Bobby Johnson’s daughter Kelby came out of the closet at age 14. The reaction from their church, he says, was immediate. “The pastor’s response was, ‘you can come here but you can no longer teach, you can no longer hold any position of authority or power within the church because that’s a part of our bylaws,” says Johnson, adding, “since that day … we have not been back.”
It was a defining moment for a man raised in a deeply religious household, and was the beginning of a journey of introspection of his faith.
“As I began to see the hate, the anger, the intolerance that came out in the community with Kelby, that really made me reflect on what I was taught,” he said.“One of the things that is always driven into your head growing up in Christianity is that God, being the personification of love, there is no greater love than God. So now as a parent, I look at my child and I think of my unconditional love for my child … I could never sentence my child to an eternity to what Christianity calls Hell,” said Johnson, adding, “I no longer believe in the concept of Hell as it’s taught in modern Christianity.”…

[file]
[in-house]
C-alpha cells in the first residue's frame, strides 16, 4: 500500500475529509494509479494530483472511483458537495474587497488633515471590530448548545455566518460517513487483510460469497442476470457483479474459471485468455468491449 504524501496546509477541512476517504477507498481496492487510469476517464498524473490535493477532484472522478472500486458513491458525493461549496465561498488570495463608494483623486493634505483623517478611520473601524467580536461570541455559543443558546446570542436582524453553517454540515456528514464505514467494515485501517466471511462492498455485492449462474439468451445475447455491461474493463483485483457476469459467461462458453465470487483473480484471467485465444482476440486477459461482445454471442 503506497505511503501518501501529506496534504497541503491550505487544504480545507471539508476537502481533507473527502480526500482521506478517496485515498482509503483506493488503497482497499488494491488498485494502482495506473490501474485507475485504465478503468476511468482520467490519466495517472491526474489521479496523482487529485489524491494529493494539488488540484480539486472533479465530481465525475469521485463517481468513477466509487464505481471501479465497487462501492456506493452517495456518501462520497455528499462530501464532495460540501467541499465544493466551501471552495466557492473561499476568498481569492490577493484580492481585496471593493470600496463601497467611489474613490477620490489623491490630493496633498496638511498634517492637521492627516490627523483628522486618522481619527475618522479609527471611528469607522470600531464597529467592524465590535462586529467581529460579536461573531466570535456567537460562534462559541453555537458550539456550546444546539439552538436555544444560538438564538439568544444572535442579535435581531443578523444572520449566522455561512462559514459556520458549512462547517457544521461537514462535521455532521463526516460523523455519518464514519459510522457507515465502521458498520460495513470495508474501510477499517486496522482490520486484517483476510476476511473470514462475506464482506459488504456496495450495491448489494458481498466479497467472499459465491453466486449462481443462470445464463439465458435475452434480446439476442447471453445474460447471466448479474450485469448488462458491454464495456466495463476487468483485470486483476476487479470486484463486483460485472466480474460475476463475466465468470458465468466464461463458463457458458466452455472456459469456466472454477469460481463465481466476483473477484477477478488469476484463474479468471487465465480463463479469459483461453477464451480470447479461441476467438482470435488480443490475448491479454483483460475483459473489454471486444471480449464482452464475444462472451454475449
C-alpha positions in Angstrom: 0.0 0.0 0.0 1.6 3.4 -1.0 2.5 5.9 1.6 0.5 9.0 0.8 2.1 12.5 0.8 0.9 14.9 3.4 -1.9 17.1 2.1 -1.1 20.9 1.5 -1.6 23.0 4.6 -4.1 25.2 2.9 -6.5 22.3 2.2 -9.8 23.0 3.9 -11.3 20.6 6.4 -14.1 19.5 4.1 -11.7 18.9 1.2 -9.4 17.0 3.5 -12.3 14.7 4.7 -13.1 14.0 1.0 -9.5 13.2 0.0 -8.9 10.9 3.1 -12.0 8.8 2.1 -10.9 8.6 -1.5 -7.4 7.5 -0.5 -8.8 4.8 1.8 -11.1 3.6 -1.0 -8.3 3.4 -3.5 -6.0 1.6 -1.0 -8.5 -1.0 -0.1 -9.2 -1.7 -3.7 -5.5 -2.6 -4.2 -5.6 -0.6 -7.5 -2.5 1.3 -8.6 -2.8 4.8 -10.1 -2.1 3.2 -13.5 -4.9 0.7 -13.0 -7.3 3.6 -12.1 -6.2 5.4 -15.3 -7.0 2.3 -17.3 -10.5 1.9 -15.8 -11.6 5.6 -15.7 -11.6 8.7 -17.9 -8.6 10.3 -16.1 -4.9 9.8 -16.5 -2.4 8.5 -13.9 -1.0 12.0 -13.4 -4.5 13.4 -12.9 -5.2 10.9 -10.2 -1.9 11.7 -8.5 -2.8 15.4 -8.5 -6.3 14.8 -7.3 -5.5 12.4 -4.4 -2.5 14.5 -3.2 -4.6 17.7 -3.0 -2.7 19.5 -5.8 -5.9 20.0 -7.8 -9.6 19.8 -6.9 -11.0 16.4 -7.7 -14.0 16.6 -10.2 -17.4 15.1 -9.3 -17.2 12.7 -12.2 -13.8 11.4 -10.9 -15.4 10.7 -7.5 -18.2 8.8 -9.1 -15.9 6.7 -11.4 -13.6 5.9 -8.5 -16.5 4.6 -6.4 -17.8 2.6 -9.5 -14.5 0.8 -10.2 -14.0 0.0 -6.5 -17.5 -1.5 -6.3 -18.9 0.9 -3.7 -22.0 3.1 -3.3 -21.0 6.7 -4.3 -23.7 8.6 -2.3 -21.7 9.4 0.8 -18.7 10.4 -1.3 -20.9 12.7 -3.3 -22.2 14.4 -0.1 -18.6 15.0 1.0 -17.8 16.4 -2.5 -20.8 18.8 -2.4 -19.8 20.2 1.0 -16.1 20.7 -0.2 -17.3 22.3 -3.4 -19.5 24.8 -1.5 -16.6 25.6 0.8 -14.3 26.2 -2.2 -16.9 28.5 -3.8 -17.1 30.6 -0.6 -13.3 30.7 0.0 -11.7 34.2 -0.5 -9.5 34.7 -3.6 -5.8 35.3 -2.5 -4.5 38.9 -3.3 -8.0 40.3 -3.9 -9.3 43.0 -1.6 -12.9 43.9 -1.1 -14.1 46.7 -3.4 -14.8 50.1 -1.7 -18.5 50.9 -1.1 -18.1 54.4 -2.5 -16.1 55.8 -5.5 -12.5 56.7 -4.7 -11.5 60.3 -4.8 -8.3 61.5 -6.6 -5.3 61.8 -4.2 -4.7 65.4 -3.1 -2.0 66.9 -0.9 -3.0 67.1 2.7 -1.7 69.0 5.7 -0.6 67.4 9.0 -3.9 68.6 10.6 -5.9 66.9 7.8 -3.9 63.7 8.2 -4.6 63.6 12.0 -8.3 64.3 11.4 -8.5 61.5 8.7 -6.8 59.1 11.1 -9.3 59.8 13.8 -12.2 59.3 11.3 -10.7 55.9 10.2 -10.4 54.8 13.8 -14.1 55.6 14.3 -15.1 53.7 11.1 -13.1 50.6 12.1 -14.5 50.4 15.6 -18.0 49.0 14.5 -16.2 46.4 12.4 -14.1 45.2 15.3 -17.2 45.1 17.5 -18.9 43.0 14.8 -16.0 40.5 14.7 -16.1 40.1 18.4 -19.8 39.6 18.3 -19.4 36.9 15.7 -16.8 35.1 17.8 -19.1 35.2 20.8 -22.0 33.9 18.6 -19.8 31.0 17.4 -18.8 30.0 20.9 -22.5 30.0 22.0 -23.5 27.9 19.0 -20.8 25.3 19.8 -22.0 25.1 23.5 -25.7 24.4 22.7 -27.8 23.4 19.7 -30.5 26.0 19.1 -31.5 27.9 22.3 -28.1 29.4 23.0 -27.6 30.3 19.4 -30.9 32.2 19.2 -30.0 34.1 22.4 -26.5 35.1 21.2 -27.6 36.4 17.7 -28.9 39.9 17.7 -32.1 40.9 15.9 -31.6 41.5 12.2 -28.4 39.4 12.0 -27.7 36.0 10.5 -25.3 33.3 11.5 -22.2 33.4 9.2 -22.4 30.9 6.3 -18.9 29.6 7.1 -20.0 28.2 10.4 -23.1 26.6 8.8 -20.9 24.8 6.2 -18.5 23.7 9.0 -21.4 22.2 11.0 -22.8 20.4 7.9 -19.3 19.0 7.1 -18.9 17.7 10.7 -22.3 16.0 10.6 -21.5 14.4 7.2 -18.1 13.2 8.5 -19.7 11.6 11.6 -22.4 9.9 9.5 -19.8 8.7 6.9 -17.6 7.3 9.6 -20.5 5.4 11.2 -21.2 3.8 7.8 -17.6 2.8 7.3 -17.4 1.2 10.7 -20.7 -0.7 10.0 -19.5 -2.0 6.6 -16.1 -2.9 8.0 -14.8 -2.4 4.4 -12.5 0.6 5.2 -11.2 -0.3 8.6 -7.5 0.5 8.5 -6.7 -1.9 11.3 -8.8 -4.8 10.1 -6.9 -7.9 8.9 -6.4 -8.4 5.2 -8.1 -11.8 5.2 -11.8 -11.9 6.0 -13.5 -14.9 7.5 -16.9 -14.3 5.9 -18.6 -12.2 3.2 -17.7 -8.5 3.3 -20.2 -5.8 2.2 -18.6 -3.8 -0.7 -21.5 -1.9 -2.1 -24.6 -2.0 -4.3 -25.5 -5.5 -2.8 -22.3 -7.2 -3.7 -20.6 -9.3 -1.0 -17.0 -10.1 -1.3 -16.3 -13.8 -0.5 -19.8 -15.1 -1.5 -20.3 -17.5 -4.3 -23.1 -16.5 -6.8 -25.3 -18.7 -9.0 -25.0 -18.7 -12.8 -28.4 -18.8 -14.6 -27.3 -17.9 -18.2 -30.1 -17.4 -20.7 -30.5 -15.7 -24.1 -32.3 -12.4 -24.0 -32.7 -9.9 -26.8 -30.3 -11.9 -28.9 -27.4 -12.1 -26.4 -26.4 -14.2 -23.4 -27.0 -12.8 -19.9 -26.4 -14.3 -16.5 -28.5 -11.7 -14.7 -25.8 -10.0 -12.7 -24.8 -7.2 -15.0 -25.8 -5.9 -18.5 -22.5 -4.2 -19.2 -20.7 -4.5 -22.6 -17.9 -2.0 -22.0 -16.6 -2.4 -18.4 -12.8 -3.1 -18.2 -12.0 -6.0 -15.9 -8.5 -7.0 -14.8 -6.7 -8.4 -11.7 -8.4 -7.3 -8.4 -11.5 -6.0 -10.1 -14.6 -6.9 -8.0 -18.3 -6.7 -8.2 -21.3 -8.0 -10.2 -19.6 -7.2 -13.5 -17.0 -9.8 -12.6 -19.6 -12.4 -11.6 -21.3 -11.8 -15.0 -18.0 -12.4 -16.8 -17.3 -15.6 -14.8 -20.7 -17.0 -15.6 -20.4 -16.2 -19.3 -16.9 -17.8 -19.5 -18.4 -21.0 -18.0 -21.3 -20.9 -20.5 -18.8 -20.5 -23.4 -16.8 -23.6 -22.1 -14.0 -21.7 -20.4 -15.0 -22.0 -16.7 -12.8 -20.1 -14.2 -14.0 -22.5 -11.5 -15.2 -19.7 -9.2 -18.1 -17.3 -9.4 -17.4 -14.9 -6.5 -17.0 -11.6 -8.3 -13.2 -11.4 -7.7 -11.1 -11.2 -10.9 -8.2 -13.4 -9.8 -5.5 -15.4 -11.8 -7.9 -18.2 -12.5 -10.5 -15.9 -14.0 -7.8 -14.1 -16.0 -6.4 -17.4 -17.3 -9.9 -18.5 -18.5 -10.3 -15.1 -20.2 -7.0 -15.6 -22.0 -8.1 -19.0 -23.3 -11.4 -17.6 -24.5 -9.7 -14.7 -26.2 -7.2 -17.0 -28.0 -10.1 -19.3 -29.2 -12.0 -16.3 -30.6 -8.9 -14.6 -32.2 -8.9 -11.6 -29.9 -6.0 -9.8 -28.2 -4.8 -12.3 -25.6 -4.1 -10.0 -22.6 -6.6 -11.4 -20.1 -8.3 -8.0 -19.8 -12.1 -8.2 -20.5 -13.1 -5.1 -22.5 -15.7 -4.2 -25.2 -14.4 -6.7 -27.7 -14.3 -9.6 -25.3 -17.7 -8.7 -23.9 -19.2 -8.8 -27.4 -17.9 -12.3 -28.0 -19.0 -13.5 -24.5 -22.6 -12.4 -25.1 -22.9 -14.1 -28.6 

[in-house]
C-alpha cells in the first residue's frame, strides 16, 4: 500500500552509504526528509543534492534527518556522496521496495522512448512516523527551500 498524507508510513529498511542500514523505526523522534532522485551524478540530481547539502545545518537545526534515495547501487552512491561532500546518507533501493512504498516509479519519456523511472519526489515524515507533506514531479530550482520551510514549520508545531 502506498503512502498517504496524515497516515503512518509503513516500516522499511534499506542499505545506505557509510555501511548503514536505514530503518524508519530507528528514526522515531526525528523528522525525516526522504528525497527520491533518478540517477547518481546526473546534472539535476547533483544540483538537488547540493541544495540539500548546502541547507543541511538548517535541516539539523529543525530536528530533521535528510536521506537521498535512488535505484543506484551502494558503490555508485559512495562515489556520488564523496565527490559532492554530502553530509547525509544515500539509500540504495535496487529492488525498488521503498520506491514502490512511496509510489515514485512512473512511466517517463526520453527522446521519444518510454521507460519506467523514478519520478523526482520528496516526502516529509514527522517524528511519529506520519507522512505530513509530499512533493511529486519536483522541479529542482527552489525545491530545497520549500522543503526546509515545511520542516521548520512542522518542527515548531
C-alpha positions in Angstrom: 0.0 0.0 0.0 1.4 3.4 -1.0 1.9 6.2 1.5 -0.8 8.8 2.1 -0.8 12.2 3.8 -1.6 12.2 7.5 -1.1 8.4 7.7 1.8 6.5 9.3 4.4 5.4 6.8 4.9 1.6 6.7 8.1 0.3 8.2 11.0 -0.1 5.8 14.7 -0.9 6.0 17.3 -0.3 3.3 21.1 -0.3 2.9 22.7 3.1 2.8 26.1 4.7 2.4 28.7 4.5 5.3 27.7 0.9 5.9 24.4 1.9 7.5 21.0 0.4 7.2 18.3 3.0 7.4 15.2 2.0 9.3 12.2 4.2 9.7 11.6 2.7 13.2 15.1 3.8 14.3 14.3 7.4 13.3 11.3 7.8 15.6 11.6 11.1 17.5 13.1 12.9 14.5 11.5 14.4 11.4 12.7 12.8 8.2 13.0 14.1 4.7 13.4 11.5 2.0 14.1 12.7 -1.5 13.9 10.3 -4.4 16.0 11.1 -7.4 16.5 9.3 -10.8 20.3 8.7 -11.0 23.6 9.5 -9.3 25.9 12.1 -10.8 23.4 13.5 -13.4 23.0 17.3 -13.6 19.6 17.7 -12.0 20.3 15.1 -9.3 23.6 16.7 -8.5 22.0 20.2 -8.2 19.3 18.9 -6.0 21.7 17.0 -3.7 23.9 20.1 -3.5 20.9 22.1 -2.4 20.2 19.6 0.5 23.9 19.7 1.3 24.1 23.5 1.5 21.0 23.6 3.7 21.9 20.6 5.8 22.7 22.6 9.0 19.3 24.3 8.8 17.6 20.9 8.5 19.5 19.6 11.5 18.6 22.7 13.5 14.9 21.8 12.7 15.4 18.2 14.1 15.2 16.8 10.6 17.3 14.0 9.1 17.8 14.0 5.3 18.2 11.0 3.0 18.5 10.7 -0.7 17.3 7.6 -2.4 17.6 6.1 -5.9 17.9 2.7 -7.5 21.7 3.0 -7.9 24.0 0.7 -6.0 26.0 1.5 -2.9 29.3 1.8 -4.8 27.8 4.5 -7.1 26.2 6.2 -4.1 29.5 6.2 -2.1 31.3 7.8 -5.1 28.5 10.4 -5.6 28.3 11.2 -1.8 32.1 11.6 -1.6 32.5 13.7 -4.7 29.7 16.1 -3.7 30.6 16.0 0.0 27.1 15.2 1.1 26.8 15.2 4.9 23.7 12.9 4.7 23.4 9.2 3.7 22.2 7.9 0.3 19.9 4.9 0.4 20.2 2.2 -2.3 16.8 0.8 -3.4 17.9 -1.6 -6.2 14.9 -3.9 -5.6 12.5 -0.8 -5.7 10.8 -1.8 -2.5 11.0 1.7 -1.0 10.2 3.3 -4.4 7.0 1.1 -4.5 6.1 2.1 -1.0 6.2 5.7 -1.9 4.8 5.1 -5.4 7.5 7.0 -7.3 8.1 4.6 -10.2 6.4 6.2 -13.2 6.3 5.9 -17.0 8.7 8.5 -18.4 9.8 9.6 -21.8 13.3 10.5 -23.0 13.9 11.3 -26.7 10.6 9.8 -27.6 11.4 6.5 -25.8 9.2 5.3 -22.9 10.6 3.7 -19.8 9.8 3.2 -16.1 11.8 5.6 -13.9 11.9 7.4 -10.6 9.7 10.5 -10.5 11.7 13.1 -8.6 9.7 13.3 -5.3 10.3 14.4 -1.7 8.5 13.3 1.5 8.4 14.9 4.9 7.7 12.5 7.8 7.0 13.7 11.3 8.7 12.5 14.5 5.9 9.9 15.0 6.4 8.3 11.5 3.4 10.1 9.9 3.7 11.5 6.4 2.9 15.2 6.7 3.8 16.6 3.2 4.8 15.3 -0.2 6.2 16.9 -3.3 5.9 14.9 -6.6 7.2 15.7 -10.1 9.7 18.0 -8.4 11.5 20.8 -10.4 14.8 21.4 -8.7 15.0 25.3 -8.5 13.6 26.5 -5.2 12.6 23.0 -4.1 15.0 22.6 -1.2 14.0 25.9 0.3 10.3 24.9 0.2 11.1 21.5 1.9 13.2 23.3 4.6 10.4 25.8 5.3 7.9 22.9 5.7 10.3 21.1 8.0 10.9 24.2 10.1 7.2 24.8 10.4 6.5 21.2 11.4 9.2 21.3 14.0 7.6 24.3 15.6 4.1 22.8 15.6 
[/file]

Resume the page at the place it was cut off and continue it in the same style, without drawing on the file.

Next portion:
The treatment from their church was compounded by the reaction to Kelby from their small Oklahoma town, as a whole.
“The gay lifestyle in this area in the country … it’s so frowned upon, and so shunned, and so disliked,” said Johnson, adding, “It’s not an exaggeration to say we lost all of our friends, I mean it’s literal – we have no friends left in the community.”